It represents an important step forward in delivering a new service that can provide life-changing opportunities for future parenthood never before available to these groups in this country, in what is hoped will be a catalyst for the eventual foundation of a comprehensive new national fertility preservation programme for Ireland.

Get in touch

Call our Irish Cancer Society's Support Line on 1800 200 700 during work hours to find out more about the Childhood Cancer Fertility Project.

 

Project Team
The people leading the Childhood Cancer Fertility Project

Professor Mary Wingfield, Project Clinical Lead

Professor Mary Wingfield is a Consultant Obstetrician Gynaecologist at the National Maternity Hospital and Clinical Director of Merrion Fertility Clinic. She has overall clinical responsibility for the project, managing a highly skilled team of doctors, nurses, scientists and researchers at Merrion Fertility Clinic. She is an advocate for the introduction of publicly funded assisted reproduction treatments, including fertility preservation and is Chair of the Fertility Preservation Subgroup of the NCCP Clinical Programme for Children and Adolescent/Young Adults (AYA) with cancer.

Helen Groarke, Fertility Nurse Specialist

Helen Groarke is a senior Fertility Nurse Specialist and the liaison nurse between Children’s Health Ireland (Crumlin) and Merrion Fertility Clinic. Helen is a Nurse Midwife and has been working in assisted reproduction for many years. She trained in Dublin, the United Kingdom and New York, and spent many years as a Fertility Nurse in Columbia Presbyterian Medical Centre in New York. Helen was involved in fertility research projects and has attended international conferences and completed fertility nurse courses. Helen’s interest in fertility preservation for children and young people stems from her personal interest in the survivors of childhood cancer and in improving these young people’s chance of having a family in the future.
 

Dr Venita Broderick, Consultant Gynaecologist

Dr Broderick is a consultant Obstetrician & Gynaecologist at the National Maternity Hospital in Dublin. She was awarded a Richard Steevens scholarship to pursue her fellowship training in Paediatric & Adolescent Gynaecology at The Royal Children’s Hospital, Melbourne. She runs an adolescent gynaecology service at The National Maternity Hospital. Dr Broderick works closely with colleagues at Merrion Fertility clinic and forms part of the multidisciplinary team who manage CAYA referred from CHI for fertility preservation. She is a member of the NCCP CAYA Fertility preservation group.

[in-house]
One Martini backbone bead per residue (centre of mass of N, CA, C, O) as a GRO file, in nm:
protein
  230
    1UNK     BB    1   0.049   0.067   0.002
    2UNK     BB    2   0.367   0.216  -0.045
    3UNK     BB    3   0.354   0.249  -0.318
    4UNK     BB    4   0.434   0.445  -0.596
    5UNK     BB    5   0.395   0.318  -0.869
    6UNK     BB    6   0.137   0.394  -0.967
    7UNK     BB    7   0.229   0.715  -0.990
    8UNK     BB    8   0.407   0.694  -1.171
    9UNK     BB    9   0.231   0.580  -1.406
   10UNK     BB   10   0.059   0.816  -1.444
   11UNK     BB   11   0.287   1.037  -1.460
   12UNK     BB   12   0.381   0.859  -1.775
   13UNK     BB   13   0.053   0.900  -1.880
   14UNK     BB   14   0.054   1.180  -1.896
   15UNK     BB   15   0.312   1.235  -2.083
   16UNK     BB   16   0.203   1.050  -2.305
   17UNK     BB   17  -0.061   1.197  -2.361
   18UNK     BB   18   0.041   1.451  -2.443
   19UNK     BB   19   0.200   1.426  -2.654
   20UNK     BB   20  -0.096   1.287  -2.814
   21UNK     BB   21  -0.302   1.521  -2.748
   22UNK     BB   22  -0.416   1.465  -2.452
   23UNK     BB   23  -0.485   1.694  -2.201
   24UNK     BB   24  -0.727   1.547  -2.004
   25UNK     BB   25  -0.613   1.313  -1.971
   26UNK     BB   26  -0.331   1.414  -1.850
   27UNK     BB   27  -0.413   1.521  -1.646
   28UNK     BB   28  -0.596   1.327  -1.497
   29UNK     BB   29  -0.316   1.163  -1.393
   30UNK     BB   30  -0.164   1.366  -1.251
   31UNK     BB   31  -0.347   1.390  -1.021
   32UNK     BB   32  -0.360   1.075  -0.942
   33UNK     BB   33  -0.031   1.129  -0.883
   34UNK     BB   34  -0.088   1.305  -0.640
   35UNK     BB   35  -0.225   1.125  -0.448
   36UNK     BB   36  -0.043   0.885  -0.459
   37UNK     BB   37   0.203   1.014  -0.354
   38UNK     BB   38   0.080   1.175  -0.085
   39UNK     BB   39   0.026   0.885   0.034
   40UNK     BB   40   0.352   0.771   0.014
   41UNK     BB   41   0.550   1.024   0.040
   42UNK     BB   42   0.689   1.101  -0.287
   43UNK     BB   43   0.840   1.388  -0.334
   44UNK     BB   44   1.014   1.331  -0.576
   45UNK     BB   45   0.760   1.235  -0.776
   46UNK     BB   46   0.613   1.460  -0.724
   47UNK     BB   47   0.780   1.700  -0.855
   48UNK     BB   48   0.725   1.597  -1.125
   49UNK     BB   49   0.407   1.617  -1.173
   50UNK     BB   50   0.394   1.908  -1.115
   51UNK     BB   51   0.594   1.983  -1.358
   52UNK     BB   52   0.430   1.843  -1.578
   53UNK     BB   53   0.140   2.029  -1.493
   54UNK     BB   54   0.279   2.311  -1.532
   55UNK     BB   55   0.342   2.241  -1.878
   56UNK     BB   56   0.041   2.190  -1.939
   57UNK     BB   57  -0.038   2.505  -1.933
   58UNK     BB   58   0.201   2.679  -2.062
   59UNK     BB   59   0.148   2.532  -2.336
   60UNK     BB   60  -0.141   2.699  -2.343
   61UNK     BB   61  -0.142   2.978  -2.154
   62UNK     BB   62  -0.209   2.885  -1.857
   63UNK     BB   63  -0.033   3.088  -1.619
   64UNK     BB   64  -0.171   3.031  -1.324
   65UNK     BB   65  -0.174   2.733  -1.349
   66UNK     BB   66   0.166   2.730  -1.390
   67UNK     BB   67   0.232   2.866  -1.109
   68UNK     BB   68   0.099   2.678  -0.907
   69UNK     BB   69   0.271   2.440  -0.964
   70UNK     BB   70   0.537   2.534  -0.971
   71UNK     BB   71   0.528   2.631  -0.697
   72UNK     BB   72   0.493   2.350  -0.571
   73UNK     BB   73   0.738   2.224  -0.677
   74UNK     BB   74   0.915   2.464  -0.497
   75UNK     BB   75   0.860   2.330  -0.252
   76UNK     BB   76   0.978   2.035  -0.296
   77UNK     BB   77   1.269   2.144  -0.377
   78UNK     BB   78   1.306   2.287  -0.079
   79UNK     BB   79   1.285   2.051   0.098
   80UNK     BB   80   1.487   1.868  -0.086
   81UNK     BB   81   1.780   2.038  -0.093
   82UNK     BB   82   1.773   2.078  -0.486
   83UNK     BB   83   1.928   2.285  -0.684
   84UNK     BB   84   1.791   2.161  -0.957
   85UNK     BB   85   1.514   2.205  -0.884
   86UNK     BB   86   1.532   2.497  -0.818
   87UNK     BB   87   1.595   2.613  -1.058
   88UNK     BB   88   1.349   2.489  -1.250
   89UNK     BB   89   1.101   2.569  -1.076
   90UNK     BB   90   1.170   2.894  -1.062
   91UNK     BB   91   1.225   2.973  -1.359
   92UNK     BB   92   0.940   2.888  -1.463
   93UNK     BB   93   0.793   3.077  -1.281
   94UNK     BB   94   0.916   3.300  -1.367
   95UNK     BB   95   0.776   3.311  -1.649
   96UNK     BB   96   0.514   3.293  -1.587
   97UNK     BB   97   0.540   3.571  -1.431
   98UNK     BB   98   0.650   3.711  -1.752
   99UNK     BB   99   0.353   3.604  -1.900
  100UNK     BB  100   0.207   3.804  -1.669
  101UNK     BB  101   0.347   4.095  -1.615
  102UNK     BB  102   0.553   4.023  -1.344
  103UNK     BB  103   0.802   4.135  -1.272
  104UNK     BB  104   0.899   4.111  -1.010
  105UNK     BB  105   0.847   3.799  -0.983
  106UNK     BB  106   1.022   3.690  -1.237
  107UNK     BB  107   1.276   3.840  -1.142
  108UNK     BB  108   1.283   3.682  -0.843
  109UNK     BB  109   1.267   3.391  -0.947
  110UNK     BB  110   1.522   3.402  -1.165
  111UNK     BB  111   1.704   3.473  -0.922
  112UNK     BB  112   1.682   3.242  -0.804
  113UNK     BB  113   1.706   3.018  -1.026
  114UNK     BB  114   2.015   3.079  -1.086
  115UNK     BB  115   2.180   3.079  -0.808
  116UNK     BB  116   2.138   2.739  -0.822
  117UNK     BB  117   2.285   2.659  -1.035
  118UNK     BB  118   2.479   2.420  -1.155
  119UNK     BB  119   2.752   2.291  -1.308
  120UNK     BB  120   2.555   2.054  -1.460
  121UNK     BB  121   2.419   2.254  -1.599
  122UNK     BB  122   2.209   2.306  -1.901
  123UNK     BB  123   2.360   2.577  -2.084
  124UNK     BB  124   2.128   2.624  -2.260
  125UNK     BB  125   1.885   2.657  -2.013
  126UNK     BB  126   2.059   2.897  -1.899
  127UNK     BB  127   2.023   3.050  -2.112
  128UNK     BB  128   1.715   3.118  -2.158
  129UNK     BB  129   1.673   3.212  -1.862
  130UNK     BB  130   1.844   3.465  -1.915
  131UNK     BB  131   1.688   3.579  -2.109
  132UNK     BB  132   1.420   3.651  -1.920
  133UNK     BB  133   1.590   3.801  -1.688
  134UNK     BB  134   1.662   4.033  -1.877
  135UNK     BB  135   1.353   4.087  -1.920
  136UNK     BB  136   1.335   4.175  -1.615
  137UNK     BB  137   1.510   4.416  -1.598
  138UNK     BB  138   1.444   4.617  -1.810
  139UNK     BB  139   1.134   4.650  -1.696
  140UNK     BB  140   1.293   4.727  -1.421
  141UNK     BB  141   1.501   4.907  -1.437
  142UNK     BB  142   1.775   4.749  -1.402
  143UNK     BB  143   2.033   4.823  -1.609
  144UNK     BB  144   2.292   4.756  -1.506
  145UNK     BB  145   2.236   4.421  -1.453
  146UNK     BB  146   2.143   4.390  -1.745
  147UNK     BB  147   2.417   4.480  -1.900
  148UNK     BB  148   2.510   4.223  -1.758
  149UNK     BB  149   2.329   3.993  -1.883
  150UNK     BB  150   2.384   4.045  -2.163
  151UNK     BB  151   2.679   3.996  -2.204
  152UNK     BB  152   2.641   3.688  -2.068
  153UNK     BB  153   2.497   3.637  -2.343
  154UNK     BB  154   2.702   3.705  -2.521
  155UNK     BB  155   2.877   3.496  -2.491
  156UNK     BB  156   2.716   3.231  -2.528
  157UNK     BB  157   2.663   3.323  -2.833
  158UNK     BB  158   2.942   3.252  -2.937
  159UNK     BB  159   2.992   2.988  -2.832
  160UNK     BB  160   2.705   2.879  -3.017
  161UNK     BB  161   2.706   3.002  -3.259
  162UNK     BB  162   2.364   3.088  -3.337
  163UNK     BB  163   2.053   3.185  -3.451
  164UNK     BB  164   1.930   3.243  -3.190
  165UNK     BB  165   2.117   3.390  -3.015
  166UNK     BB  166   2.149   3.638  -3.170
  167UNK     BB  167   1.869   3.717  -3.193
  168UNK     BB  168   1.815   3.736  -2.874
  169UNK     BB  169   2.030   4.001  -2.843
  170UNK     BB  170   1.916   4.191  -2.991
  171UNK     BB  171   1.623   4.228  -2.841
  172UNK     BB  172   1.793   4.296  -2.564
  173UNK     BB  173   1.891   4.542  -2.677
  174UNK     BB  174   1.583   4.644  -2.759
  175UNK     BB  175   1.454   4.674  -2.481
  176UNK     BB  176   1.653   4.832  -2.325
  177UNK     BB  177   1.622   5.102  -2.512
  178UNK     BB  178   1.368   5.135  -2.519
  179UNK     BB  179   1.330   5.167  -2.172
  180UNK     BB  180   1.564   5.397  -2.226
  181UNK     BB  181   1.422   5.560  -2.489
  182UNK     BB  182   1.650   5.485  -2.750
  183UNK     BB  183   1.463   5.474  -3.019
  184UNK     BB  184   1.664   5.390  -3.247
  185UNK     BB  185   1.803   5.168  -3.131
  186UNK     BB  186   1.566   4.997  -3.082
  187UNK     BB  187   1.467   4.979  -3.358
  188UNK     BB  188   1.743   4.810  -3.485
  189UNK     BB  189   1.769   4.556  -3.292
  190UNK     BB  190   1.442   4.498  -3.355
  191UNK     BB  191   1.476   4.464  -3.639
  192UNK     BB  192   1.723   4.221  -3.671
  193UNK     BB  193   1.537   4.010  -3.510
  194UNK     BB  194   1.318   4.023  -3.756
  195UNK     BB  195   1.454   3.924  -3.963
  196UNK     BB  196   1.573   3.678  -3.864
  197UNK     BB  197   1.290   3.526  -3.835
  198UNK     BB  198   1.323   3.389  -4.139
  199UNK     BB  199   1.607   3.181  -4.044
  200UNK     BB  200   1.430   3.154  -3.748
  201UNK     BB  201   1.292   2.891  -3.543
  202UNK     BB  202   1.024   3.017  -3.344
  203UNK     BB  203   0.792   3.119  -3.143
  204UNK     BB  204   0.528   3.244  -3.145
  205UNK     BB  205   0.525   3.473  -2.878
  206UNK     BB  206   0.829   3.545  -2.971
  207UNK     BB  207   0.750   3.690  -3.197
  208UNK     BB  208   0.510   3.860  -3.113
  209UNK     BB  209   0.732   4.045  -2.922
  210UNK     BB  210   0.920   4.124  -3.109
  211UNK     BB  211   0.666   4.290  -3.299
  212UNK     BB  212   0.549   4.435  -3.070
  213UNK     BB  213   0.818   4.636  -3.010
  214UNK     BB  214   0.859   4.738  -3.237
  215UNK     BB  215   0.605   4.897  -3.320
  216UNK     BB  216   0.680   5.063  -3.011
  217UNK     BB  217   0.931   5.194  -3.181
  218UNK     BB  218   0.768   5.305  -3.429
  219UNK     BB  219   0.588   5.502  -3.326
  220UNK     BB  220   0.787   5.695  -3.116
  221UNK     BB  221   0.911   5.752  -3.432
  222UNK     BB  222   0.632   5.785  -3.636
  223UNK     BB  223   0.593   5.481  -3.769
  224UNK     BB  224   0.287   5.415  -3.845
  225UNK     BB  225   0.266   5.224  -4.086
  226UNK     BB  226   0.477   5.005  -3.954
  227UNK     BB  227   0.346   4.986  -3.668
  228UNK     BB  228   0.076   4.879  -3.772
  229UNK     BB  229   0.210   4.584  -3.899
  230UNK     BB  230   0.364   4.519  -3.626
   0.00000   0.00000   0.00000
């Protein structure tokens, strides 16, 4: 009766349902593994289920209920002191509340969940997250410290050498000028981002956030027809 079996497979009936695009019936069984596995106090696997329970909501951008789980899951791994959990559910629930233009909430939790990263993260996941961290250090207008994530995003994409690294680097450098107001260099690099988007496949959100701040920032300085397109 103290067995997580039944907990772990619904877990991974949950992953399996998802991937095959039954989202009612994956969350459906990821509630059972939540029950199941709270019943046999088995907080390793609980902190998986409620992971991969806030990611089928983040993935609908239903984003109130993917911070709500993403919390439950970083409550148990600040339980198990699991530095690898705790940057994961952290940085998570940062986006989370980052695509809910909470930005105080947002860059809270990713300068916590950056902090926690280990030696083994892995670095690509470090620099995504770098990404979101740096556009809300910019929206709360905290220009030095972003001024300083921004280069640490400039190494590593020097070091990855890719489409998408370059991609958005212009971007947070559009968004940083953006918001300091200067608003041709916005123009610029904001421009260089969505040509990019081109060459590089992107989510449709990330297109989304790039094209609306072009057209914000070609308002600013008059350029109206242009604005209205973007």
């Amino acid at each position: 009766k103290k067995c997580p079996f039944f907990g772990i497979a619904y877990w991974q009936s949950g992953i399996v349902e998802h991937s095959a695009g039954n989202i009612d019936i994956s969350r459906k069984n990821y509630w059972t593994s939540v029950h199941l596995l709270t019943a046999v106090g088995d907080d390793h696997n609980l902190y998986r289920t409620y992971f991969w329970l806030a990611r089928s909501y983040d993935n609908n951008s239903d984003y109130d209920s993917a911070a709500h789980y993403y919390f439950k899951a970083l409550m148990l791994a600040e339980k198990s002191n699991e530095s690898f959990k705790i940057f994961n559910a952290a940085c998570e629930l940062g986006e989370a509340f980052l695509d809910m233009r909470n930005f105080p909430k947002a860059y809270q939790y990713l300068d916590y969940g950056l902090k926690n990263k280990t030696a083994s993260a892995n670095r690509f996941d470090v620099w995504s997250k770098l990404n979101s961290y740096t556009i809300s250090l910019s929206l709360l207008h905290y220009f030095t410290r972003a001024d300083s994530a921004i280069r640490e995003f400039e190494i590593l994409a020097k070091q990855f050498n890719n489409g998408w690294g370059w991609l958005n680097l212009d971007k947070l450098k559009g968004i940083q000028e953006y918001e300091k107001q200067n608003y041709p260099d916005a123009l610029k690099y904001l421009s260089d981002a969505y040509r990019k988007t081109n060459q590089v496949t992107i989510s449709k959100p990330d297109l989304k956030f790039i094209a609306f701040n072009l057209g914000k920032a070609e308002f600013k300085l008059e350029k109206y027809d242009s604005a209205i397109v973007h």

Dr Maebh Horan, Clinician

Dr Maebh Horan is a specialist registrar in obstetrics and gynaecology. She is currently completing a Clinical Fellowship and Doctorate of Medicine (MD) in fertility and reproductive medicine with Professor Wingfield and University College Dublin. Dr. Horan’s doctorate is focused on developing fertility preservation services for children and young people with cancer and establishing national guidelines for patients and healthcare providers to identify those young people most at risk of fertility loss after cancer treatment.

Dr Lucia Hartigan MD, Consultant Obstetrician and Gynaecologist

Dr Lucia Hartigan is a Consultant Obstetrician and Gynaecologist at Merrion Fertility Clinic and the National Maternity Hospital. Dr Hartigan graduated with honours from University College Dublin in 2010 and completed her Specialist Training in Ireland. She joined Merrion Fertility Clinic in 2017 and completed a two year clinical research fellowship on oocyte biology and fertility preservation. Dr Hartigan’s primary focus is on Fertility Preservation for adolescents and young adults pre- and post-cancer treatment and her research helped lay the groundwork for the Childhood Cancer Fertility Project.

For more information

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1800 200 700